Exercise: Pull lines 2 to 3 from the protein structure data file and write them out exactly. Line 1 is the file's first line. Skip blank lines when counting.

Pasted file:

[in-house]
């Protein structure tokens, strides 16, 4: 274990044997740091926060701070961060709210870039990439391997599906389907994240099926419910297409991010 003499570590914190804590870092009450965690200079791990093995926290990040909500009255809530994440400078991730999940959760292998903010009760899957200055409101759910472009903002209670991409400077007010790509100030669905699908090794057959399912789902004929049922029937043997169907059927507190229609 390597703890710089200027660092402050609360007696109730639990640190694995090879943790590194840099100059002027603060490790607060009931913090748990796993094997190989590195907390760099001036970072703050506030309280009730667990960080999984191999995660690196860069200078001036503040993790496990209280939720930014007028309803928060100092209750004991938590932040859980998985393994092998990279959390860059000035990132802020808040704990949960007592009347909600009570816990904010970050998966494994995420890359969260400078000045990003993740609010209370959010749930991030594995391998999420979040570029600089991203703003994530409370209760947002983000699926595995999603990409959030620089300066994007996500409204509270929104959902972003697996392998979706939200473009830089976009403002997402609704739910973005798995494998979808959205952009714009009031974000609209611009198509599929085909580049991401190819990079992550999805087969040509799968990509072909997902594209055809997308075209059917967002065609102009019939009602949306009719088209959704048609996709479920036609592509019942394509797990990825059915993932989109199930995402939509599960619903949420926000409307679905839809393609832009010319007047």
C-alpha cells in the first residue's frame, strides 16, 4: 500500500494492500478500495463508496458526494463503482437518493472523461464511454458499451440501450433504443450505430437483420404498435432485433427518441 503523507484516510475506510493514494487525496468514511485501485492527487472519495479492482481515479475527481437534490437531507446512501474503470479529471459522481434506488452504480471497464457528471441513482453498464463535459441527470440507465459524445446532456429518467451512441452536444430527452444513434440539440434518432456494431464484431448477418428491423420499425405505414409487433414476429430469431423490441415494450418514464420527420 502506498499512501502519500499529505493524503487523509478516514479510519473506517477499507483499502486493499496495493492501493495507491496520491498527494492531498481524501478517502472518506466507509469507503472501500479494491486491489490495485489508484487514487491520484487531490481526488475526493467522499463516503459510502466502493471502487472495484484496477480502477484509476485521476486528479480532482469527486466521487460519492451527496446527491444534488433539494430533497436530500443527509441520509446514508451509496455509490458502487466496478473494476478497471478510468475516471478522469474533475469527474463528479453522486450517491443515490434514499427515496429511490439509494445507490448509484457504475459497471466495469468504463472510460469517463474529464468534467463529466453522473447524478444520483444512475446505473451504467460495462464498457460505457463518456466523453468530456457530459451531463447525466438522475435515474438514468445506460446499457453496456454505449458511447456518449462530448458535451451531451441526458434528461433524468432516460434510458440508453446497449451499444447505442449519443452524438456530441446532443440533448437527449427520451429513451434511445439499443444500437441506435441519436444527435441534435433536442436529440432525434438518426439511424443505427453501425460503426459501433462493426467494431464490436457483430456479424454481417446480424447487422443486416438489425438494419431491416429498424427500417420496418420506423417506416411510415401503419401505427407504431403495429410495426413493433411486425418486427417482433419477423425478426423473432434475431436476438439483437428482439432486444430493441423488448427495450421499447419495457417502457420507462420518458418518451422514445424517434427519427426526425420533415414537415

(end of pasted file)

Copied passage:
């Protein structure tokens, strides 16, 4: 274990044997740091926060701070961060709210870039990439391997599906389907994240099926419910297409991010 003499570590914190804590870092009450965690200079791990093995926290990040909500009255809530994440400078991730999940959760292998903010009760899957200055409101759910472009903002209670991409400077007010790509100030669905699908090794057959399912789902004929049922029937043997169907059927507190229609 390597703890710089200027660092402050609360007696109730639990640190694995090879943790590194840099100059002027603060490790607060009931913090748990796993094997190989590195907390760099001036970072703050506030309280009730667990960080999984191999995660690196860069200078001036503040993790496990209280939720930014007028309803928060100092209750004991938590932040859980998985393994092998990279959390860059000035990132802020808040704990949960007592009347909600009570816990904010970050998966494994995420890359969260400078000045990003993740609010209370959010749930991030594995391998999420979040570029600089991203703003994530409370209760947002983000699926595995999603990409959030620089300066994007996500409204509270929104959902972003697996392998979706939200473009830089976009403002997402609704739910973005798995494998979808959205952009714009009031974000609209611009198509599929085909580049991401190819990079992550999805087969040509799968990509072909997902594209055809997308075209059917967002065609102009019939009602949306009719088209959704048609996709479920036609592509019942394509797990990825059915993932989109199930995402939509599960619903949420926000409307679905839809393609832009010319007047």
C-alpha cells in the first residue's frame, strides 16, 4: 500500500494492500478500495463508496458526494463503482437518493472523461464511454458499451440501450433504443450505430437483420404498435432485433427518441 503523507484516510475506510493514494487525496468514511485501485492527487472519495479492482481515479475527481437534490437531507446512501474503470479529471459522481434506488452504480471497464457528471441513482453498464463535459441527470440507465459524445446532456429518467451512441452536444430527452444513434440539440434518432456494431464484431448477418428491423420499425405505414409487433414476429430469431423490441415494450418514464420527420 502506498499512501502519500499529505493524503487523509478516514479510519473506517477499507483499502486493499496495493492501493495507491496520491498527494492531498481524501478517502472518506466507509469507503472501500479494491486491489490495485489508484487514487491520484487531490481526488475526493467522499463516503459510502466502493471502487472495484484496477480502477484509476485521476486528479480532482469527486466521487460519492451527496446527491444534488433539494430533497436530500443527509441520509446514508451509496455509490458502487466496478473494476478497471478510468475516471478522469474533475469527474463528479453522486450517491443515490434514499427515496429511490439509494445507490448509484457504475459497471466495469468504463472510460469517463474529464468534467463529466453522473447524478444520483444512475446505473451504467460495462464498457460505457463518456466523453468530456457530459451531463447525466438522475435515474438514468445506460446499457453496456454505449458511447456518449462530448458535451451531451441526458434528461433524468432516460434510458440508453446497449451499444447505442449519443452524438456530441446532443440533448437527449427520451429513451434511445439499443444500437441506435441519436444527435441534435433536442436529440432525434438518426439511424443505427453501425460503426459501433462493426467494431464490436457483430456479424454481417446480424447487422443486416438489425438494419431491416429498424427500417420496418420506423417506416411510415401503419401505427407504431403495429410495426413493433411486425418486427417482433419477423425478426423473432434475431436476438439483437428482439432486444430493441423488448427495450421499447419495457417502457420507462420518458418518451422514445424517434427519427426526425420533415414537415